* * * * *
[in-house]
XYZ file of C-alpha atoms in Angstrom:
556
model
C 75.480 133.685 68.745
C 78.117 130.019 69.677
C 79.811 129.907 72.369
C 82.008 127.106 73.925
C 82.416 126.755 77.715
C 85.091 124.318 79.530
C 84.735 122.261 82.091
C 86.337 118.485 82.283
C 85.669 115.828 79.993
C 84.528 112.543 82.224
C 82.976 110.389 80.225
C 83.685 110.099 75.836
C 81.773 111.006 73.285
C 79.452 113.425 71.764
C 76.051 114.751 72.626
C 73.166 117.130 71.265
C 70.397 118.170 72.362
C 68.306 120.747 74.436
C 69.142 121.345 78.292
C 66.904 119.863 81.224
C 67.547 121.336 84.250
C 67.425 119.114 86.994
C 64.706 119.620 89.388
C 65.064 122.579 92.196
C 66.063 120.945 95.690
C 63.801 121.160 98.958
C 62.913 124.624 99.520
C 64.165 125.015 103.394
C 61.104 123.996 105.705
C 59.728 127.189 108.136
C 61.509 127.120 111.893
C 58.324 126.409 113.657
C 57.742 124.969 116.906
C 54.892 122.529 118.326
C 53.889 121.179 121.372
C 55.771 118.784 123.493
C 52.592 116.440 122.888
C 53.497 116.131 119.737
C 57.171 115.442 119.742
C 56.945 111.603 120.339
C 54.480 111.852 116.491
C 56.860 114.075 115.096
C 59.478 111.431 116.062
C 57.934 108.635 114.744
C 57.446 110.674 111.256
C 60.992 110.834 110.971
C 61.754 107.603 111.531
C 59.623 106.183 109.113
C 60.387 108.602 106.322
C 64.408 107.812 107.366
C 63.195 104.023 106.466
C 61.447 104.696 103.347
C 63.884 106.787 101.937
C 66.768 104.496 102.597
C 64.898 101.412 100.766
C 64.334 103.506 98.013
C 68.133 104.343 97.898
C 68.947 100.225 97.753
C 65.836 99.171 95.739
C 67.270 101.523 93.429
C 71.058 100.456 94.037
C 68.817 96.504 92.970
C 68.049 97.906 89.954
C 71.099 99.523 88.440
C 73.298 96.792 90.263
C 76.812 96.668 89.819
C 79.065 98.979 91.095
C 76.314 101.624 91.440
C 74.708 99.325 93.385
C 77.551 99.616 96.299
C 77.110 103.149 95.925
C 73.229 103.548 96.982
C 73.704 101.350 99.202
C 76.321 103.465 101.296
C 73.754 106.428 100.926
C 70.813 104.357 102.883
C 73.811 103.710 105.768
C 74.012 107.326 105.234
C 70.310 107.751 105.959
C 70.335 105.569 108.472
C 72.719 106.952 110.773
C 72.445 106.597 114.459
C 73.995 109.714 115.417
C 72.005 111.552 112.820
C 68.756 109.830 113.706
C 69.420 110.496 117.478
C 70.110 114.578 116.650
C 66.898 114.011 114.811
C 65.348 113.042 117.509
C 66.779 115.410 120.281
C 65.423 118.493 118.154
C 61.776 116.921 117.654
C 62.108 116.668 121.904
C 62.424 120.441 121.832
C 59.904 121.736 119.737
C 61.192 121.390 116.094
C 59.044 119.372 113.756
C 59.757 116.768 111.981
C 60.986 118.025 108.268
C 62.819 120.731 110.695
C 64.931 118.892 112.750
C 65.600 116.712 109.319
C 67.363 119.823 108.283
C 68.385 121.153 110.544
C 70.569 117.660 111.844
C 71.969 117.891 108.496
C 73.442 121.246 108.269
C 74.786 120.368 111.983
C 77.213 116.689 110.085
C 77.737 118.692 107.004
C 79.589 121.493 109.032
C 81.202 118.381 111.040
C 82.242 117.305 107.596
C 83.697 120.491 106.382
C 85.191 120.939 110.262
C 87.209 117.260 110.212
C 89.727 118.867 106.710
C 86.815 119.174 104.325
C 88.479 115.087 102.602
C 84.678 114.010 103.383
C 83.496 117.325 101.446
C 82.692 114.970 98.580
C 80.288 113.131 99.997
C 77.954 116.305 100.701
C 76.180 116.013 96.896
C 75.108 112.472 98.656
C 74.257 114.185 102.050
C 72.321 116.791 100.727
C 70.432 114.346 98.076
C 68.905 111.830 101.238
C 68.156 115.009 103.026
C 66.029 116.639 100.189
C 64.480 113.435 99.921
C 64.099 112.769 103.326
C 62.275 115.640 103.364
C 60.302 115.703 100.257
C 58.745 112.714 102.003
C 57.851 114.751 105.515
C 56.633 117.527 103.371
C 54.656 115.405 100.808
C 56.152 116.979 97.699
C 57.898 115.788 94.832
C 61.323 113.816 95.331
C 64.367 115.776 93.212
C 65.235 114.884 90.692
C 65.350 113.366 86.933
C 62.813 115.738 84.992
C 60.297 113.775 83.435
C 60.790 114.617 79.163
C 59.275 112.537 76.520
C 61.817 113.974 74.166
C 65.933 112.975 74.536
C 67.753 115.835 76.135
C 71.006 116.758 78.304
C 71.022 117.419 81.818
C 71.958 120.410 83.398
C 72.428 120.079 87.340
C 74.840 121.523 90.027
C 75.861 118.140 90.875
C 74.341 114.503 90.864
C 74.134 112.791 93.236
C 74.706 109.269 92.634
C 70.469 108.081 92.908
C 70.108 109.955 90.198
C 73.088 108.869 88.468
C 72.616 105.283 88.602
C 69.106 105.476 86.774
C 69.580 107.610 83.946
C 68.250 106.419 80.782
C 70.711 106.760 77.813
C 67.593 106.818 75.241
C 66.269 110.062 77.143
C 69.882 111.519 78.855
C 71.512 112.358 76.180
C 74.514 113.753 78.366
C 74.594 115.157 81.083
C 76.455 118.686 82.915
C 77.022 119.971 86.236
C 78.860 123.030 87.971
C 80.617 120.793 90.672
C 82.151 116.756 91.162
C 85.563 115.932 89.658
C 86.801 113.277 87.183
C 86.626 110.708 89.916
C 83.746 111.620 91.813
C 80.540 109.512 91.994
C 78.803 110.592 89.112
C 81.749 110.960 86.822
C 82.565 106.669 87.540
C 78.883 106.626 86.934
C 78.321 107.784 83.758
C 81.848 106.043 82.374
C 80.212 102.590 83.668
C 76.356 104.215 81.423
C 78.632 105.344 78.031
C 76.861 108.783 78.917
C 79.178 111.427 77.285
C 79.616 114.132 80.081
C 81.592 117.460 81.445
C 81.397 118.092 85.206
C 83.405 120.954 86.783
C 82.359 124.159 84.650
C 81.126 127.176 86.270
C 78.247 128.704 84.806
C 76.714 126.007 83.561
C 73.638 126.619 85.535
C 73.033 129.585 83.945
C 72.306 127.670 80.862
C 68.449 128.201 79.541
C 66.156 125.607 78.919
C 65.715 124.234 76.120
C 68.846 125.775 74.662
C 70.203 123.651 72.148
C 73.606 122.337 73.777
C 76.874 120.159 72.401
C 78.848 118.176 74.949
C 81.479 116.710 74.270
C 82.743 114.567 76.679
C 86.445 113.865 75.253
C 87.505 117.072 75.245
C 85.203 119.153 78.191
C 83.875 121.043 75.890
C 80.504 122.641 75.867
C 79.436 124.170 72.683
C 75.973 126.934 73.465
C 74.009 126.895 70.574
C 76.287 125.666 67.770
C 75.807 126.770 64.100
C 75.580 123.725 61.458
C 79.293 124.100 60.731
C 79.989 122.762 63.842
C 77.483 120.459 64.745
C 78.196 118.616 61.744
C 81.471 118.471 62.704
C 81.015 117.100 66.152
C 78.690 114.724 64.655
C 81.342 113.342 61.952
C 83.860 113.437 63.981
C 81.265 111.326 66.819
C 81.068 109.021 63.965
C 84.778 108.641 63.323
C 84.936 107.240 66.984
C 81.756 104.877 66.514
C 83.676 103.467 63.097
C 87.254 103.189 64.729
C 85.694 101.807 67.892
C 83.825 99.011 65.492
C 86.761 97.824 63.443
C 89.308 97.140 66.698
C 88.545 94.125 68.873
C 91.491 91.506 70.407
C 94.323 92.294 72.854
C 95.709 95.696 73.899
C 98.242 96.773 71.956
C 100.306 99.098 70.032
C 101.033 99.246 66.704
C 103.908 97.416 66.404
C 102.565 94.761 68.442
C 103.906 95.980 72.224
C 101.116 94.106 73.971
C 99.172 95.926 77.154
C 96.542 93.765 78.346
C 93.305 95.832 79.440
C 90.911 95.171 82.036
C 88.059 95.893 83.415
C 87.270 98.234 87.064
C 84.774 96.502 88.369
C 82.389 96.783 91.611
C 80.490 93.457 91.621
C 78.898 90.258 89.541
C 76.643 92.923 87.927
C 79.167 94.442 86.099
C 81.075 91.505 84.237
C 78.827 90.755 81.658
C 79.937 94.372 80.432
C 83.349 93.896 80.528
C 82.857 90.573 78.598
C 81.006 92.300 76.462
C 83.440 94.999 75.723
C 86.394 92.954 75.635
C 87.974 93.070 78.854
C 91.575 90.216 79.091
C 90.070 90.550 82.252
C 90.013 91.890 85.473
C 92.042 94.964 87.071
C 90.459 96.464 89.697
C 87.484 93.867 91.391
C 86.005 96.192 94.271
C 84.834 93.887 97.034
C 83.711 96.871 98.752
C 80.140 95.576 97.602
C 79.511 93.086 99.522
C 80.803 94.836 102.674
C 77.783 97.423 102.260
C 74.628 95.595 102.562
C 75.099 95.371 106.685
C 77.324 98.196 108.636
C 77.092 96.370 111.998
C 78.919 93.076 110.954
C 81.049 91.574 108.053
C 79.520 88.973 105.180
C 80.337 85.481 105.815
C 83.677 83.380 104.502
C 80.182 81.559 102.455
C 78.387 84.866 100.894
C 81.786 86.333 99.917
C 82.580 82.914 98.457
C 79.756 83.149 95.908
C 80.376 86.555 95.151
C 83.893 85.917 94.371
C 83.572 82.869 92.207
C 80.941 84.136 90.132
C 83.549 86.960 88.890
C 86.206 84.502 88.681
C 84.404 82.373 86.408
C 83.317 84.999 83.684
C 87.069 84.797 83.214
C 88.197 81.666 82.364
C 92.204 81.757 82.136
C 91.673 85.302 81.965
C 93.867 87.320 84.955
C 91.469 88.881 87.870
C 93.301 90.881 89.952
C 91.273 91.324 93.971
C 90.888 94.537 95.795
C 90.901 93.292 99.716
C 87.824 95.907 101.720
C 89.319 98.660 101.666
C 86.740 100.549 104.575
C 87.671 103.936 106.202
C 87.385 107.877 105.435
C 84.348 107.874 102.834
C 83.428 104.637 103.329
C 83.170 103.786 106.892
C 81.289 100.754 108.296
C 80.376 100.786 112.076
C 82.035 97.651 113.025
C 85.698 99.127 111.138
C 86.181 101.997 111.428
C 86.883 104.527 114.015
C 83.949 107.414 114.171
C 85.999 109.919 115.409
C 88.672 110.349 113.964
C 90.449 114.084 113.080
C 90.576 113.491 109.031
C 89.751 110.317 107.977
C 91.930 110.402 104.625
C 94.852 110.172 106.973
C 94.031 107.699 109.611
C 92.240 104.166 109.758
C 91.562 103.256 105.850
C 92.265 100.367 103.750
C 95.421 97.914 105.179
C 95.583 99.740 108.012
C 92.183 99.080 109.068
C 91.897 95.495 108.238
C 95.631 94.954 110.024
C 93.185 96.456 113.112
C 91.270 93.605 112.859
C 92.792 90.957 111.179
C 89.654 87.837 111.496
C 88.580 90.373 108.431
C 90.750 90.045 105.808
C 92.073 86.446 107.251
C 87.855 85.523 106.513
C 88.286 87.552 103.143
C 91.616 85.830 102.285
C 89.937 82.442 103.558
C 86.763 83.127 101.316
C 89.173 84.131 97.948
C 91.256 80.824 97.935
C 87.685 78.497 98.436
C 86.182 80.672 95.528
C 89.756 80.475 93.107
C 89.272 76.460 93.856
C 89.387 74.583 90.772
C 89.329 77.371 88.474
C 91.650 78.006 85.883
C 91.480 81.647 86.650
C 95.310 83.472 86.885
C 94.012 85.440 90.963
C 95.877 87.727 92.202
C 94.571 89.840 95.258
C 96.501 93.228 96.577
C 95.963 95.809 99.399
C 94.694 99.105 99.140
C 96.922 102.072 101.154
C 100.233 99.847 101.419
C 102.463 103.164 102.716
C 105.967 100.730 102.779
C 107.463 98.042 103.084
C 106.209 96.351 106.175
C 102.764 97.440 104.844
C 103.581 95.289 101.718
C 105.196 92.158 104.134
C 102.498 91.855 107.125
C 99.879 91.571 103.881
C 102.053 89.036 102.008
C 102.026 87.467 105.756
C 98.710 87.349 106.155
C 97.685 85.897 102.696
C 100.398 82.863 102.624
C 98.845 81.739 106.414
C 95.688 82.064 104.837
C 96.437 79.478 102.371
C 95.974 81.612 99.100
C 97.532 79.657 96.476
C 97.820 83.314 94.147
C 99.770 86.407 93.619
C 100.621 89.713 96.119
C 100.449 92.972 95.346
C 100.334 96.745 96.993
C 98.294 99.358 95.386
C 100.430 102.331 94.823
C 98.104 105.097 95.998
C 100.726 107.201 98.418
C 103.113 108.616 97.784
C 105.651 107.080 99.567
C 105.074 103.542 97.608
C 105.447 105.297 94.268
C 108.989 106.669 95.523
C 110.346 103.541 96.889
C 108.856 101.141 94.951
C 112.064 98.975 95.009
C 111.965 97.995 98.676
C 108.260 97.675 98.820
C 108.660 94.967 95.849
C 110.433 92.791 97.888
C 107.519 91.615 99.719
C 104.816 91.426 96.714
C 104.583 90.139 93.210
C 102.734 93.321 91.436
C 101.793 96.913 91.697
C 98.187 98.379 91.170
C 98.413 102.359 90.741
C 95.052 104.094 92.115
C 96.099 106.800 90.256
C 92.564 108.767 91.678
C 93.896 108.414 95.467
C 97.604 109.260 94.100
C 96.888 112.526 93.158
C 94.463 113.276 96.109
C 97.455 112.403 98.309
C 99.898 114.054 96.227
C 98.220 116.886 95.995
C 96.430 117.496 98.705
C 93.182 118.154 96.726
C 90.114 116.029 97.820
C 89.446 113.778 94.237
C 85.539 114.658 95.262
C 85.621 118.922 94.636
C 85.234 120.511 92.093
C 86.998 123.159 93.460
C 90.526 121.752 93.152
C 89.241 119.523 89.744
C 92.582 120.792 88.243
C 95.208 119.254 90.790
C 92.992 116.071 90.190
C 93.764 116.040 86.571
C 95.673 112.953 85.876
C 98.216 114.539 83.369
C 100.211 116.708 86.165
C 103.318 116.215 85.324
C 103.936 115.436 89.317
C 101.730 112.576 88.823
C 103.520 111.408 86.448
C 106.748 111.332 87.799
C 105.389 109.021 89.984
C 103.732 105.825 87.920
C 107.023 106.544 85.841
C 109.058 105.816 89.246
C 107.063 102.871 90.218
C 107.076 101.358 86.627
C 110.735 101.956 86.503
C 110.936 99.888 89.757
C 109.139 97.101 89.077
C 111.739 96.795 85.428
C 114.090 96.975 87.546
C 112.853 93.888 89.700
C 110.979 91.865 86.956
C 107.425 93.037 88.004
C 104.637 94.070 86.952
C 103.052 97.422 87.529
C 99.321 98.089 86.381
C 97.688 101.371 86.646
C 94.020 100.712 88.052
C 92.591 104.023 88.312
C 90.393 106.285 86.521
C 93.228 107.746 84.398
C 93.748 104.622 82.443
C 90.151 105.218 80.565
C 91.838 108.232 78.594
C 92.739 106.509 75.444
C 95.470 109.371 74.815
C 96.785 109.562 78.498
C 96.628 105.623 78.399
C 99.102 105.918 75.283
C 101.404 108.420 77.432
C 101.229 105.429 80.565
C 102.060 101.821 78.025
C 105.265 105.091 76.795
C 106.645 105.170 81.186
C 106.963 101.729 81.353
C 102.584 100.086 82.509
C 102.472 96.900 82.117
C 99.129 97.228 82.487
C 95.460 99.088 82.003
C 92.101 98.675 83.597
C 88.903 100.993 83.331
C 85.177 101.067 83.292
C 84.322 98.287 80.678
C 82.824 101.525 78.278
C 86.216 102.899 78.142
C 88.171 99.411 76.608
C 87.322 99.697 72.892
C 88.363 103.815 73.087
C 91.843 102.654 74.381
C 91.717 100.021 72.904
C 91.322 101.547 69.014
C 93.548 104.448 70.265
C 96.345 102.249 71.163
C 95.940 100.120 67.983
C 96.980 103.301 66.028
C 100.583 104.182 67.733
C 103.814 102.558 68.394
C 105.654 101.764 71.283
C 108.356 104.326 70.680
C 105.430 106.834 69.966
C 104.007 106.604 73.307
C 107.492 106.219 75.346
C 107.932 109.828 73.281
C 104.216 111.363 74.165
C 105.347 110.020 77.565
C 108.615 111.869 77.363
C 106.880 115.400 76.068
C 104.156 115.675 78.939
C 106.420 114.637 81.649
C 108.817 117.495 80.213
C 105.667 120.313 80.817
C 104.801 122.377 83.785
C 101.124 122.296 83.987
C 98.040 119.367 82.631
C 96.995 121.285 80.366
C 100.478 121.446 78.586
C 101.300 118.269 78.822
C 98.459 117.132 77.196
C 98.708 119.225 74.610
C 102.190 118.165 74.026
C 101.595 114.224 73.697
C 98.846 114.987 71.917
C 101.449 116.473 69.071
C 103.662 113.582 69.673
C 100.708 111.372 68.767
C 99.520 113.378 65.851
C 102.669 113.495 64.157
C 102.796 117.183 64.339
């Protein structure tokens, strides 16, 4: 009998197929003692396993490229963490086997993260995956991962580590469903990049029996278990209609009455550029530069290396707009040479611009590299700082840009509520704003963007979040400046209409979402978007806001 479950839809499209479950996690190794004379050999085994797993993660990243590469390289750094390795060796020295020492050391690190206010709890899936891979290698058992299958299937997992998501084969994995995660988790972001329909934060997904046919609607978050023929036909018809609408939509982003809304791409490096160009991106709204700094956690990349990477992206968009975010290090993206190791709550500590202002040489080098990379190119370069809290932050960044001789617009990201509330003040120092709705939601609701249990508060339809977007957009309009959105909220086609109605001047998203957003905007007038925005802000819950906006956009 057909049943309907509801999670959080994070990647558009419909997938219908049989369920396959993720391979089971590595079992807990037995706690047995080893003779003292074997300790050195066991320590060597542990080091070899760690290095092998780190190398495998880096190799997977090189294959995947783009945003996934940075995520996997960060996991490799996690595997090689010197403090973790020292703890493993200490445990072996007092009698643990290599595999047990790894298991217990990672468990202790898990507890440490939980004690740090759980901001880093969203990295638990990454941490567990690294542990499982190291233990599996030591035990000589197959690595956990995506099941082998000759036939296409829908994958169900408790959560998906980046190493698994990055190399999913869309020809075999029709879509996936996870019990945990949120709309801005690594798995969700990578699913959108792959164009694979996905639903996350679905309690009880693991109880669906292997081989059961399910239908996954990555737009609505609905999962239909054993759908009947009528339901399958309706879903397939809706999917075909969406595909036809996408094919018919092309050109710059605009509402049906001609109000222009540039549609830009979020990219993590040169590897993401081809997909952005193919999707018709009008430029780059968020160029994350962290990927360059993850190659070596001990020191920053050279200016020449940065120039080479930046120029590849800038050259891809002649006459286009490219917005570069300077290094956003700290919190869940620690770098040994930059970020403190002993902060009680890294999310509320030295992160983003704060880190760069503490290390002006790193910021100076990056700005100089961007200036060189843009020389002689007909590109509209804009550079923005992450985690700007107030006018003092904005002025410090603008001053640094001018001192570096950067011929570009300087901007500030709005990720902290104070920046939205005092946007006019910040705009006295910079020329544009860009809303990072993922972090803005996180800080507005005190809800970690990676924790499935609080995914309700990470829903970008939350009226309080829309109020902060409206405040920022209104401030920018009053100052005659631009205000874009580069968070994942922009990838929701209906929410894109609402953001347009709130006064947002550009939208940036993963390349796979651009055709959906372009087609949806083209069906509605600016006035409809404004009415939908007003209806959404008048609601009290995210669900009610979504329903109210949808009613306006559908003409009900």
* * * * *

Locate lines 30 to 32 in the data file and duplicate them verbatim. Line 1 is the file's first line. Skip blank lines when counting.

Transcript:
C 63.801 121.160 98.958
C 62.913 124.624 99.520
C 64.165 125.015 103.394